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Nelson Mandela Bay drought leads to health scare, ‘fake’ news over drinking water

Written by Max Matavire

A viral message about illness caused by poor quality water has caused panic in Nelson Mandela Bay in the Eastern Cape. Residents are concerned about their health due to what they say is the poor quality of drinking water supplied by the Nelson Mandela Metropolitan Municipality (NMMM).

Nelson Mandela Bay is in the midst of a severe drought, with drinking water a worrying levels. Now, a health scare has gone viral, confusing resident about the quality of the already scarce drinking water.

The drought has severely affected the region’s water, with all five of its major supply dam levels dwindling. The municipality has estimated that by July, the entire metro will run out of drinking water if stricter water conservation measures are not implemented.

A widely circulated message warns residents of the dangers of drinking the water. However, the municipality has “rubbished” the message even describing it as “fake.”

Part of the message, distributed on mobile phone and Facebook and purports to have been written by a Gqebherha (Port Elizabeth) doctor, reads:

“We have seen about 20 cases of salmonella/thyphi waterborne bacteria coming through trauma and ampha/pathcare daily in PE. Tests are starting to be run, but it is possible that the dam levels are so low that the silt at the bottom is being drenched up with lots of anaerobic bacteria. Be careful with the drinking of tap water.”

‘Fake news’ says municipality

The Nelson Mandela Metropolitan Municipality (NMMM) has since dismissed this warning, describing it as “fake.”

“The municipality is worried about the so called safe message going around. That is fake news. The municipality would like to assure consumers that it continues to strictly monitor its water quality on a regular basis and it conforms with SANS 241 drinking water standards,” the municipality said in a statement.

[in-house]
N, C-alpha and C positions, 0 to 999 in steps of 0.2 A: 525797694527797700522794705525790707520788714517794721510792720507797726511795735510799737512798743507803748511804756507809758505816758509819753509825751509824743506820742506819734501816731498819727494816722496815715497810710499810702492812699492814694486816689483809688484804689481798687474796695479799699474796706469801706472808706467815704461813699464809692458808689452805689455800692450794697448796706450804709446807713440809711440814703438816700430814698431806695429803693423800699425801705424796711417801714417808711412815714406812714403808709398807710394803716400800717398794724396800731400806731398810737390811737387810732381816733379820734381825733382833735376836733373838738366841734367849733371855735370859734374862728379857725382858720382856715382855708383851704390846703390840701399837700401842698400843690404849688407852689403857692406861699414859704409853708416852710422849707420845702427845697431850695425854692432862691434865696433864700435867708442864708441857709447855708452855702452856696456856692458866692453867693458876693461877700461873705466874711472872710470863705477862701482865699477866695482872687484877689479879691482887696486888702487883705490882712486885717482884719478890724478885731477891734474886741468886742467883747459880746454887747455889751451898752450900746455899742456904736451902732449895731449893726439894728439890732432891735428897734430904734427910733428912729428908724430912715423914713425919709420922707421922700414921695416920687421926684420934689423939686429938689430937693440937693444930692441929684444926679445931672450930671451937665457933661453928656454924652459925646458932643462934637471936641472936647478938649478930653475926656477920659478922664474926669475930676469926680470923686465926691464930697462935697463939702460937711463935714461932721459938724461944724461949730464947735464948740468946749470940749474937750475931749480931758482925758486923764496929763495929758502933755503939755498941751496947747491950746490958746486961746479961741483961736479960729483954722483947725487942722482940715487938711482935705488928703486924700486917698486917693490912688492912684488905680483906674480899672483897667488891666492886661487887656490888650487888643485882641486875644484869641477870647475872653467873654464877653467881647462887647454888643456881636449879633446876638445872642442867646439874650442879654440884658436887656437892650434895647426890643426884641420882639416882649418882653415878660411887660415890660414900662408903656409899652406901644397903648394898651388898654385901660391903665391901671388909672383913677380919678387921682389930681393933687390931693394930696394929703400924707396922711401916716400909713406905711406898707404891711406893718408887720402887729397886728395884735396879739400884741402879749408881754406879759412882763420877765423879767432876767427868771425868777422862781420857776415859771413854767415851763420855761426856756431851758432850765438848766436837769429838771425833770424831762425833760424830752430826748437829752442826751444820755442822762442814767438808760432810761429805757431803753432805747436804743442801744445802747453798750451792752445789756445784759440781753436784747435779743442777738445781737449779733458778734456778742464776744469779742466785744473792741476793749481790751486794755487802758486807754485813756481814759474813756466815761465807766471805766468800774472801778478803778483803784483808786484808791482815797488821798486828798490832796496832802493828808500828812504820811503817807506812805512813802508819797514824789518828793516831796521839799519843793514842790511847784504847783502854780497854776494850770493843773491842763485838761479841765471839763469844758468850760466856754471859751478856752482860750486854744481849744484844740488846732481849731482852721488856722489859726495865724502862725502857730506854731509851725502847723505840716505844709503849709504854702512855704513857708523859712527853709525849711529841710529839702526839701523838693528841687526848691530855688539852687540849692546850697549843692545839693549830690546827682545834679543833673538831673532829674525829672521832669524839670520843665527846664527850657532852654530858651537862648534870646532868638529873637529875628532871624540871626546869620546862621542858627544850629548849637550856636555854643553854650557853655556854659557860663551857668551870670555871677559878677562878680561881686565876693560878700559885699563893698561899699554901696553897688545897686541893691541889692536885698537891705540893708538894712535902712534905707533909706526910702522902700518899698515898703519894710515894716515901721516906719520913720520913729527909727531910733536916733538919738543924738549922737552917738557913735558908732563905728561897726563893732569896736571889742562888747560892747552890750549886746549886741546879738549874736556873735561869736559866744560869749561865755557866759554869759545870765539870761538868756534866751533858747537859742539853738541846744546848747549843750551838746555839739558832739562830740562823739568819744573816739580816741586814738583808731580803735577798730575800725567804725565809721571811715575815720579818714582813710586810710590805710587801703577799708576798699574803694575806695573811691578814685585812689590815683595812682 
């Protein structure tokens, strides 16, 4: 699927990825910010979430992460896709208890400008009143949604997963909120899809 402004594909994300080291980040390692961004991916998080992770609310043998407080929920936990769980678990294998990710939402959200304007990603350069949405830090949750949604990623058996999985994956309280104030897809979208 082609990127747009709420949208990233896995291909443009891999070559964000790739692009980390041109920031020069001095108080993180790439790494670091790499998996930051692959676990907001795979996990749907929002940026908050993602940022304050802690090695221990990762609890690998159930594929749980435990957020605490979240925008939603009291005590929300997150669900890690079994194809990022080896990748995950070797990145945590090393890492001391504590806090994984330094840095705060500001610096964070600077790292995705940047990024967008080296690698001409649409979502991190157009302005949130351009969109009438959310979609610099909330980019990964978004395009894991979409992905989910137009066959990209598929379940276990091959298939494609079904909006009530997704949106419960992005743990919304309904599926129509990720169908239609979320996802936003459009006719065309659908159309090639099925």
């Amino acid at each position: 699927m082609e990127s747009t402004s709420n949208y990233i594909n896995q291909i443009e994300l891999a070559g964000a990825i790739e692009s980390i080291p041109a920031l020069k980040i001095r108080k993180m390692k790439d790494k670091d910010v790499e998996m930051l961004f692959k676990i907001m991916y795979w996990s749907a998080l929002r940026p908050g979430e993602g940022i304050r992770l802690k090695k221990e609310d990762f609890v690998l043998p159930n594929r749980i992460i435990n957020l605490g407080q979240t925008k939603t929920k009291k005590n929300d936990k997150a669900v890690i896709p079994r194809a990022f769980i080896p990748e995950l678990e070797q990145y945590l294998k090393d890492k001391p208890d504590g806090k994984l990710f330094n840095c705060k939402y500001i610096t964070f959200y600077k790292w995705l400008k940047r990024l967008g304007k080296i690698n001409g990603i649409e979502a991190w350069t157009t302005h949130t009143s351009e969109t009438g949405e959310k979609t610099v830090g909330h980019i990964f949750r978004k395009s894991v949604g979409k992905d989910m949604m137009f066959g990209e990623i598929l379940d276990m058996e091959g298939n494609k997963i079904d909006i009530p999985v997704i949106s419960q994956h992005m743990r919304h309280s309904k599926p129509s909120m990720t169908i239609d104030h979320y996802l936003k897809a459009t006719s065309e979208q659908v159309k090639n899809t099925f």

However, NMMM mayor Nqaba Banga, agrees that it is only when dams levels are at 10 percent and higher that water can be safely extracted for drinking purposes.

Currently, all the five supply dams levels are at four percent which can result in silt at the bottom of the dam being drenched up with lots of anaerobic bacteria, as stated by the controversial message.

Residents say water unsafe

Health-e News was unable to also verify the authenticity of the warning message. Still, three metro residents told Health-e News that they suffered stomach cramps after drinking the water.

Nkosana Jacobs, 56, from Kwanobuhle township in Kariega, formerly Uitenhage, said she experienced stomach cramps after drinking the water.

“I think there is a problem with the drinking water. It comes out [from the tap] murky and it tastes funny. After suffering from stomach cramps after drinking it, I now boil. I did not go to the doctor but used traditional medicine which treated me,” she said.

Mongezi Mhlanga, 40, of Missionvale township in Gqebhera, said he suffered from diarrhoea after drinking the water.

“It is dirty and has a dark colour. I think because of the low dam levels, this water we are made to drink is coming from the bottom of the dam and it comes with all sorts of impurities,” he said.

Martha Magentsi, 60, from New Brighton township also in Gqebhera, said: “I blame the drinking water for my stomach pains. The municipality must do something to treat this water. At times it smells and is murky. It must be treated first before drinking. I now boil it before drinking.”

Mayor Banga, however, maintains the water is safe for public consumption.—Health-e News

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Max Matavire